Perhaps the most important vehicle for change lies within the hearts and minds of peers. As the next generation of great designers, we are responsible for encouraging this change and eventually opening the doors for younger generations to follow. When we invite diversity into the architectural community, the field as a whole will expand its capabilities, and we will have more culturally rich and interesting communities. As previously discussed, this understanding isn’t nullified by its lack of multiplicity, but lacks a comprehensive understanding the issues that contaminate our field. What’s more, the resolutions identified in this writings’ summation, only promulgate change in specific communities namely the African American community. This method does not traverse the divide in disparity, this furthers the problematic trajectory Architecture is currently situated in. It is not widely believed discipline of Architecture is not an unscrupulous mechanism. Thus, a superior confidence effectuating change through synergetic campaigns are afoot.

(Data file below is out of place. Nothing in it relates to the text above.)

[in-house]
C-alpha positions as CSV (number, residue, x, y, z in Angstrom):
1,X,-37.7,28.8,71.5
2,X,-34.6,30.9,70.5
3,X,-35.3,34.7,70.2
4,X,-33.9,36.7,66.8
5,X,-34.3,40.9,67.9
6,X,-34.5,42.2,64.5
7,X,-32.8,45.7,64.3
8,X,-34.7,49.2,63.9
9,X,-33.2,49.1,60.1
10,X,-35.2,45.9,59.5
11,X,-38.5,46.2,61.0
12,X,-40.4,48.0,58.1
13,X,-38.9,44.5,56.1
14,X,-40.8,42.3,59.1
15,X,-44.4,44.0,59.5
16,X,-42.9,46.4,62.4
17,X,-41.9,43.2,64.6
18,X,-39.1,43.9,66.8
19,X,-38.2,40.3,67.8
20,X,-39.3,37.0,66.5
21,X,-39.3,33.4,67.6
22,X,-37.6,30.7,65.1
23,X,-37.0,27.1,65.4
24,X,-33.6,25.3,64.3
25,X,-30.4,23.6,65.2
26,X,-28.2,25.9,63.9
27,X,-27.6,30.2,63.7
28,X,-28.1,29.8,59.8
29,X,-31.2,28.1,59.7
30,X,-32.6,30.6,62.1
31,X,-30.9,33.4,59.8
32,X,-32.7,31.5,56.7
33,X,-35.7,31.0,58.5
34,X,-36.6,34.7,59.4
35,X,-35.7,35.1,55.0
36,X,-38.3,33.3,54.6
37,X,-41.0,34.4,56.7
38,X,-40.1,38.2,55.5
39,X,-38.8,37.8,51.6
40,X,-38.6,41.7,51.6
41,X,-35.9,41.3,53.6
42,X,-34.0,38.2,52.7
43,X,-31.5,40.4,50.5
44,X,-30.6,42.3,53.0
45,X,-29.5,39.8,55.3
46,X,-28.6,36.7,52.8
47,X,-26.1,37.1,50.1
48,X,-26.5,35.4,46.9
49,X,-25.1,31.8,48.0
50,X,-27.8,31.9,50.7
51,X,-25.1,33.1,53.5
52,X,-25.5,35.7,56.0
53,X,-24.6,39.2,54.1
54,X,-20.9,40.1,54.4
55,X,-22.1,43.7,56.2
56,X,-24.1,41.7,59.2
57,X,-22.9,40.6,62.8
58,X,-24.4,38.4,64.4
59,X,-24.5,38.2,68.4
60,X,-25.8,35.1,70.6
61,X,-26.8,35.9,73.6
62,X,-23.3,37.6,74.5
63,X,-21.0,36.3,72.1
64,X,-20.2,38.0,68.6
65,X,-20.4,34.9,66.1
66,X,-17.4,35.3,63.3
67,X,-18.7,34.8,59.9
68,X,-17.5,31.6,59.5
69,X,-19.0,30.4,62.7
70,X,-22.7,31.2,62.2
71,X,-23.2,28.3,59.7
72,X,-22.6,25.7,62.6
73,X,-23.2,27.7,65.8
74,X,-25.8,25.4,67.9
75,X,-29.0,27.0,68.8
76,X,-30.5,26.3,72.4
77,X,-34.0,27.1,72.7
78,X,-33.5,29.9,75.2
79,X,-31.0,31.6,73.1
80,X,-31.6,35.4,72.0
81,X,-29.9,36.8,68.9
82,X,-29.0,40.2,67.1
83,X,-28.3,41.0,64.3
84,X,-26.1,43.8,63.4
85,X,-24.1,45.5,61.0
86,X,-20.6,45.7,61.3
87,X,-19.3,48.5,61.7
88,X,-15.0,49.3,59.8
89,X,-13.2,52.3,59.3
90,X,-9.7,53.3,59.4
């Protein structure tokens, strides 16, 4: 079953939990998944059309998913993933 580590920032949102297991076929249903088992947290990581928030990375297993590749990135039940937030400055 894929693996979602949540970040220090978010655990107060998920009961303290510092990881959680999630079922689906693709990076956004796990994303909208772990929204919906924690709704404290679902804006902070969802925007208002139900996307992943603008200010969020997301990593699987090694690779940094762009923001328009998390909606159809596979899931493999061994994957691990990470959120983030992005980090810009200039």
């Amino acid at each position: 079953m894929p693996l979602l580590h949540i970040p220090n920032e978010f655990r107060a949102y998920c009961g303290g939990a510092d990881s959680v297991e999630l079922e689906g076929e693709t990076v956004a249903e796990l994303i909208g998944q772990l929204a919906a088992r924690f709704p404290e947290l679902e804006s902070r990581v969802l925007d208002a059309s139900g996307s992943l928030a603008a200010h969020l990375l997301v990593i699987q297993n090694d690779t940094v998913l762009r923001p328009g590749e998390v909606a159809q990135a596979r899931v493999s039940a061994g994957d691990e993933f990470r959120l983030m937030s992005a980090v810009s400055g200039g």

Architecture should strive to be more synergistic in its approach. This writing contends the necessity for more individual compositions that describe cultural associations towards architecture. Elucidating cultural disconnects to peers and facilitating the new discussions. A comprehensive discussion with all cultural understandings is necessary to effectuate this change. Thus, the synopsis of interpretations, discernment, and technical expertise circulate an environment that produces growth and development in Architecture. Perhaps it is this generation’s task to facilitate this discussion and effectuate this transformation. In a time of countless advances within the field, it seems obligatory to rectify the lack of diversity in the interest of the furthering the development of Architecture.


APRIL 2016